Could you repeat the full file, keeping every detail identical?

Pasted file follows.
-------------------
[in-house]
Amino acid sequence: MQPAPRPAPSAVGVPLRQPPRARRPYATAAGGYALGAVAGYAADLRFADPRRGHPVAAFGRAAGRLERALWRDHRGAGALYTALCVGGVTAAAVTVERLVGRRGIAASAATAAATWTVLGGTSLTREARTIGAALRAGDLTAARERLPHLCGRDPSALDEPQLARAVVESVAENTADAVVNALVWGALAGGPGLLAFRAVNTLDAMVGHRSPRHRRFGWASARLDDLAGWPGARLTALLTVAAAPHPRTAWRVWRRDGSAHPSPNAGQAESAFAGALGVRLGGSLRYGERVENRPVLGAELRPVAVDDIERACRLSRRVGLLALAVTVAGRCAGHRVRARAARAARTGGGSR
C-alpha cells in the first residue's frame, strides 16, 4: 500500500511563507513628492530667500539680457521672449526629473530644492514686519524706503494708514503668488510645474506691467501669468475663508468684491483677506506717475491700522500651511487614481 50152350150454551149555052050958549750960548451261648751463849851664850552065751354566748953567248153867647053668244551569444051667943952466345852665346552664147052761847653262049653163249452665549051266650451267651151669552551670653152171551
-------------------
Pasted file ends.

[in-house]
Amino acid sequence: MQPAPRPAPSAVGVPLRQPPRARRPYATAAGGYALGAVAGYAADLRFADPRRGHPVAAFGRAAGRLERALWRDHRGAGALYTALCVGGVTAAAVTVERLVGRRGIAASAATAAATWTVLGGTSLTREARTIGAALRAGDLTAARERLPHLCGRDPSALDEPQLARAVVESVAENTADAVVNALVWGALAGGPGLLAFRAVNTLDAMVGHRSPRHRRFGWASARLDDLAGWPGARLTALLTVAAAPHPRTAWRVWRRDGSAHPSPNAGQAESAFAGALGVRLGGSLRYGERVENRPVLGAELRPVAVDDIERACRLSRRVGLLALAVTVAGRCAGHRVRARAARAARTGGGSR
C-alpha cells in the first residue's frame, strides 16, 4: 500500500511563507513628492530667500539680457521672449526629473530644492514686519524706503494708514503668488510645474506691467501669468475663508468684491483677506506717475491700522500651511487614481 50152350150454551149555052050958549750960548451261648751463849851664850552065751354566748953567248153867647053668244551569444051667943952466345852665346552664147052761847653262049653163249452665549051266650451267651151669552551670653152171551